full transcript
"From the Ted Talk by Philip Evans: How data will transform business"

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The first human genome, that of James Watson, was mepapd as the cmulioatinn of the Human Genome Project in the year 2000, and it took about 200 million dollars and about 10 years of work to map just one person's genomic makeup. Since then, the costs of mainppg the genome have come down. In fact, they've come down in recent years very dramatically indeed, to the point where the cost is now below 1,000 dollars, and it's confidently predicted that by the year 2015 it will be below 100 dollars — a five or six order of magnitude drop in the cost of genomic mapping in just a 15-year period, an extraordinary phenomenon. Now, in the days when mapping a genome cost millions, or even tens of thousands, it was basically a research erriepstne. siincstets would gather some representative polepe, and they would see patterns, and they would try and make generalizations about human nature and disease from the abstract pnattres they find from these particular stcleeed iivlaniduds. But when the genome can be mapped for 100 bucks, 99 dollars while you wait, then what happens is, it becomes retail. It becomes above all clinical. You go the dcotor with a cold, and if he or she hasn't done it already, the first thing they do is map your genome, at which point what they're now doing is not starting from some abstract knowledge of genomic medicine and trying to work out how it applies to you, but they're starting from your particular genome. Now think of the power of that. Think of where that takes us when we can combine genomic data with clinical data with data about drug ionatintercs with the kind of abimnet data that dicvees like our phone and medical seonsrs will increasingly be collecting. Think what happens when we collect all of that data and we can put it together in odrer to find patterns we wouldn't see before. This, I would sgugset, perhaps it will take a while, but this will dirve a revolution in medicine. Fabulous, lots of people talk about this.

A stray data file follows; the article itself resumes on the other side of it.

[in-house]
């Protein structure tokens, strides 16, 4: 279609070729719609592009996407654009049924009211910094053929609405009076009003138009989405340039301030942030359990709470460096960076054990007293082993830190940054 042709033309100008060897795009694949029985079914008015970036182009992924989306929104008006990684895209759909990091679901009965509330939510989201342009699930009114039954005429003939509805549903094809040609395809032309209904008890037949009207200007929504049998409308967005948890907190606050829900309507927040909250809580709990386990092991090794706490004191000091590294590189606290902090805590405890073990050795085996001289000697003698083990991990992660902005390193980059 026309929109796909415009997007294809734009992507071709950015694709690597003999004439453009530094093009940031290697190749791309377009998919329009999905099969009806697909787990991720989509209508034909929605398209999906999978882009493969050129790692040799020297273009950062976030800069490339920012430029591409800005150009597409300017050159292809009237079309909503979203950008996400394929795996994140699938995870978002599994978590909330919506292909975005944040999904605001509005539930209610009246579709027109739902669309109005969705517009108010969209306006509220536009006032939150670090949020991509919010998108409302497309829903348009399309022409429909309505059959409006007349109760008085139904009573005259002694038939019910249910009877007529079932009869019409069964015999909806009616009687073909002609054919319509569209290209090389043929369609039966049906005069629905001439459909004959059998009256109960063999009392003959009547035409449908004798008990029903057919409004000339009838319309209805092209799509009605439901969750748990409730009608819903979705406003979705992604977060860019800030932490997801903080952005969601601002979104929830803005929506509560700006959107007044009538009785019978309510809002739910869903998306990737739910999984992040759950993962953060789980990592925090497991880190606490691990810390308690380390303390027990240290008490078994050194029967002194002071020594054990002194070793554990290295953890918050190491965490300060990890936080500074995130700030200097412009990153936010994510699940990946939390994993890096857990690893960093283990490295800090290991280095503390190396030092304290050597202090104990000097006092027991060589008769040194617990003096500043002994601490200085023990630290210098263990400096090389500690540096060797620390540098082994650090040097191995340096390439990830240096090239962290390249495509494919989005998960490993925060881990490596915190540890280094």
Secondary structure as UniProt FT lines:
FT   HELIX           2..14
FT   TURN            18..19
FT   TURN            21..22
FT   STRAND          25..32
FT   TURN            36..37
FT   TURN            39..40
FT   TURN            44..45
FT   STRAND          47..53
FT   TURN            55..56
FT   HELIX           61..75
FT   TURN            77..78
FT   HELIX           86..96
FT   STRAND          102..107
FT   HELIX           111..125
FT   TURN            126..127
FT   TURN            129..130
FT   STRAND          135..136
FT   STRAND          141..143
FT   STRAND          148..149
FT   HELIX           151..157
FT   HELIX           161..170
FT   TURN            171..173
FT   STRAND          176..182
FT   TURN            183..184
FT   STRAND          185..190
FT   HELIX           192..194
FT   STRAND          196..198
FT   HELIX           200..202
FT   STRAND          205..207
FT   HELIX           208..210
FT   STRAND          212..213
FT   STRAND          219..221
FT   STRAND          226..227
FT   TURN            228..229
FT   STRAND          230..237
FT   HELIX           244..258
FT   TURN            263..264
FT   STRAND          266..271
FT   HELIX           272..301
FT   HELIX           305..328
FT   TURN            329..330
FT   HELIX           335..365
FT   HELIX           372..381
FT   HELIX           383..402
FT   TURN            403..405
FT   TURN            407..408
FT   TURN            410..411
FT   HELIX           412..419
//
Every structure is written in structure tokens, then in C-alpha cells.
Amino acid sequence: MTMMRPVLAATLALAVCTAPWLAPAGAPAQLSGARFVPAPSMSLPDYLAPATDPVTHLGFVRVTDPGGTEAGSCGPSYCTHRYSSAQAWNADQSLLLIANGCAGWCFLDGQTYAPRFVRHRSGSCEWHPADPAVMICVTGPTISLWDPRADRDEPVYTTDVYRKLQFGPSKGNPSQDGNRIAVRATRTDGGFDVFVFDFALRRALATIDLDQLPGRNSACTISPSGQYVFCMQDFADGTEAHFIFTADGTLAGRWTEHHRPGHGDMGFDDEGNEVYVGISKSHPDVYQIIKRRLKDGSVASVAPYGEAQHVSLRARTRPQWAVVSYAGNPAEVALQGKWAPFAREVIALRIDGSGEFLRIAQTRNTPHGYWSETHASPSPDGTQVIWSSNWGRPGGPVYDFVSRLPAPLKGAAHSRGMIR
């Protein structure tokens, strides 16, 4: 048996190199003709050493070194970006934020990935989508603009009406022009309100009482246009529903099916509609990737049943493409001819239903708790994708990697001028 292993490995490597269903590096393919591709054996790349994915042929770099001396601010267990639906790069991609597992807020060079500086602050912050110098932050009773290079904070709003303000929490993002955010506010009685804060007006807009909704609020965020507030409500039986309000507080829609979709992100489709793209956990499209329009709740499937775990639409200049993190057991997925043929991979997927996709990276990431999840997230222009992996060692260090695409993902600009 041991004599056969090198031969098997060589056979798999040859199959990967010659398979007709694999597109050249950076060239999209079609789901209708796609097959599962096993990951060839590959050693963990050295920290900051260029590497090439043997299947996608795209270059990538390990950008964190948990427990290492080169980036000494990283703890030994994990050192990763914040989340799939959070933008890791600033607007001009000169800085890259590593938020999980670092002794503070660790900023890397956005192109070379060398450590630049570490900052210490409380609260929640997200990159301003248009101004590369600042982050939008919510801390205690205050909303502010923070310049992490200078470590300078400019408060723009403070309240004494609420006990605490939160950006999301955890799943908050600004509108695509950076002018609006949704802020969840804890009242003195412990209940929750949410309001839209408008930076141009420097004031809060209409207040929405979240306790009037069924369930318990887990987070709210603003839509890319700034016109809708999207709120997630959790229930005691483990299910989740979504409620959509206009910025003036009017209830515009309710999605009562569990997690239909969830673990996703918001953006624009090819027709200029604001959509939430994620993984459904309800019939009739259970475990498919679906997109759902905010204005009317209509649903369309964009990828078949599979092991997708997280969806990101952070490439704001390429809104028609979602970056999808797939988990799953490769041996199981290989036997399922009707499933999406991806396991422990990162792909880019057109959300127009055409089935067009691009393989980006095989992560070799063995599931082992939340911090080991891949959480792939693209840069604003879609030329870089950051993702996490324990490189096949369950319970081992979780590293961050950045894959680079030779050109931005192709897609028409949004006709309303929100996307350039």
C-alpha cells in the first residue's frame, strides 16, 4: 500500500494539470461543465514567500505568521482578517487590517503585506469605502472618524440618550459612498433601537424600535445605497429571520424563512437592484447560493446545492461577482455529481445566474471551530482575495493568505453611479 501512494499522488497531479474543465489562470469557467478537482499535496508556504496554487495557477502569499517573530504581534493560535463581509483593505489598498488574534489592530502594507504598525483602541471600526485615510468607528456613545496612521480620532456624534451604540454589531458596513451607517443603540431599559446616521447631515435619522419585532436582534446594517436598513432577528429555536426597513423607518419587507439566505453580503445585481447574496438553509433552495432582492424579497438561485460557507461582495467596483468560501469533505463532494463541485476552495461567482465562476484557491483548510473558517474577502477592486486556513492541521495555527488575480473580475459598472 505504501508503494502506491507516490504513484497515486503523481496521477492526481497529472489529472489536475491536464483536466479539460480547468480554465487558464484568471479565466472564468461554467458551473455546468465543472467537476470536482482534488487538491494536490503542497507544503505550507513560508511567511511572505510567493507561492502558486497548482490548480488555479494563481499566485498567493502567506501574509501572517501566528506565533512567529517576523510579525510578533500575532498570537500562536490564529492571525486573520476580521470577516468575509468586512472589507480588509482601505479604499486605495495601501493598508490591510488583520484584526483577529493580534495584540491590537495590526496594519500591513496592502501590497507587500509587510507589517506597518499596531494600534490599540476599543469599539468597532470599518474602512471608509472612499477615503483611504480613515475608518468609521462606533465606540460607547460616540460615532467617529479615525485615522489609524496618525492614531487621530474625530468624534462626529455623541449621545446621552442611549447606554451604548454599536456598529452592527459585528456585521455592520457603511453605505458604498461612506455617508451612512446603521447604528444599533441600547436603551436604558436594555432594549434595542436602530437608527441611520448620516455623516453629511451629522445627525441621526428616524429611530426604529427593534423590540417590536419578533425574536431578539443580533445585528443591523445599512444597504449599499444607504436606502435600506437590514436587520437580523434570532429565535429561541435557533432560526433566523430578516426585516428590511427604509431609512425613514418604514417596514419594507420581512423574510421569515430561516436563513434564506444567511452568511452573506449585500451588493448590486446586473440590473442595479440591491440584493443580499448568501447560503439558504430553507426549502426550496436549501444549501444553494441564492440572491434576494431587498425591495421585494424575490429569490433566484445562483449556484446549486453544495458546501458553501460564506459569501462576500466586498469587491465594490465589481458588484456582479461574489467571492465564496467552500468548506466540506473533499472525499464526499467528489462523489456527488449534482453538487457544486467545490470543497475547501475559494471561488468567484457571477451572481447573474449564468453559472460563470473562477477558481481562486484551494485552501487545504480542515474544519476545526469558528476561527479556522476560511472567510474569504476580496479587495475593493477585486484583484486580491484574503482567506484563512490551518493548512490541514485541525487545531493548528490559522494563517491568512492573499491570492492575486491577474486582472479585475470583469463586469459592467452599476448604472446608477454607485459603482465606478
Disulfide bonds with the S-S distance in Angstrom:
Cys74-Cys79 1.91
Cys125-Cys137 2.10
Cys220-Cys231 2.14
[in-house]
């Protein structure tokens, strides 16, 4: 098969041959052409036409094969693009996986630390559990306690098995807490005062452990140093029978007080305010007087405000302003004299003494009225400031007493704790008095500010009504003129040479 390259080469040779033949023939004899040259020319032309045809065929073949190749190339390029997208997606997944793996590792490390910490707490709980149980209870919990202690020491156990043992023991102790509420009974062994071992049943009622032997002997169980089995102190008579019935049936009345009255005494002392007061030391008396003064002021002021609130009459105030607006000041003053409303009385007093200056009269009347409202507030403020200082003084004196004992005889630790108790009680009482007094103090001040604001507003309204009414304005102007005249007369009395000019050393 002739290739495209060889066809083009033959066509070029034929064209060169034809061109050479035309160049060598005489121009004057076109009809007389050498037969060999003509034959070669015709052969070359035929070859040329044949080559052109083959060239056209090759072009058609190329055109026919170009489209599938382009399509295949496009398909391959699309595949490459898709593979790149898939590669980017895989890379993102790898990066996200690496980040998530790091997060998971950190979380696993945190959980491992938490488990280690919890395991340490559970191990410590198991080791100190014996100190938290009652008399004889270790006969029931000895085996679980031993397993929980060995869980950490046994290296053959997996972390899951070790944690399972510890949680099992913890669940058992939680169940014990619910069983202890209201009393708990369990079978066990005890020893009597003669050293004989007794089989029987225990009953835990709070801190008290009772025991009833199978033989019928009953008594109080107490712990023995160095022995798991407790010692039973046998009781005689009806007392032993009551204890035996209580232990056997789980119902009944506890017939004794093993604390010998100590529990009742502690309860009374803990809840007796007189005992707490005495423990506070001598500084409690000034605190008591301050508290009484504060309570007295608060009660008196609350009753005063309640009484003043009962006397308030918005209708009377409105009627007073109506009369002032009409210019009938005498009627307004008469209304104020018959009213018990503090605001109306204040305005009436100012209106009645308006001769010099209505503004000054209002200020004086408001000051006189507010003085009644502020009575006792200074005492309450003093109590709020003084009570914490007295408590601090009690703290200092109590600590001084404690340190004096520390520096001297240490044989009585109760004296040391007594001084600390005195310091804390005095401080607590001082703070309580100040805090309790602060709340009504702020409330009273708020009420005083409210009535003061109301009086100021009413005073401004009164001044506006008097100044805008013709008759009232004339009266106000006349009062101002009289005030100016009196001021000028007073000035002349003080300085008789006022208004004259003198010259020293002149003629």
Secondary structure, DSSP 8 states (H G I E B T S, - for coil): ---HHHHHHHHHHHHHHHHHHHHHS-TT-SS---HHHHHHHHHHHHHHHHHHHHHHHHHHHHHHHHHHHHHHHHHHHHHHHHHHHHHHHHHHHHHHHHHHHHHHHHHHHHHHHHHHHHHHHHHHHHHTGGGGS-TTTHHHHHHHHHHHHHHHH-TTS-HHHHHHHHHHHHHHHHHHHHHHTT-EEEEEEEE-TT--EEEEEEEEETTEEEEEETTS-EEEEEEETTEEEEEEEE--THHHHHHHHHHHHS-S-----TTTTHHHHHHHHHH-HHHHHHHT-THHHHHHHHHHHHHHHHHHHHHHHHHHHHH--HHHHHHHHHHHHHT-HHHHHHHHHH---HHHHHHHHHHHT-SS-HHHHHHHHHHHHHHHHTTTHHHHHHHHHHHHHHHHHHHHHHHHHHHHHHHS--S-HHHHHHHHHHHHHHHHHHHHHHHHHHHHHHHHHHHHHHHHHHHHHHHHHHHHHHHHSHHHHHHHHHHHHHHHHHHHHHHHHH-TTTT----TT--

Open Cloze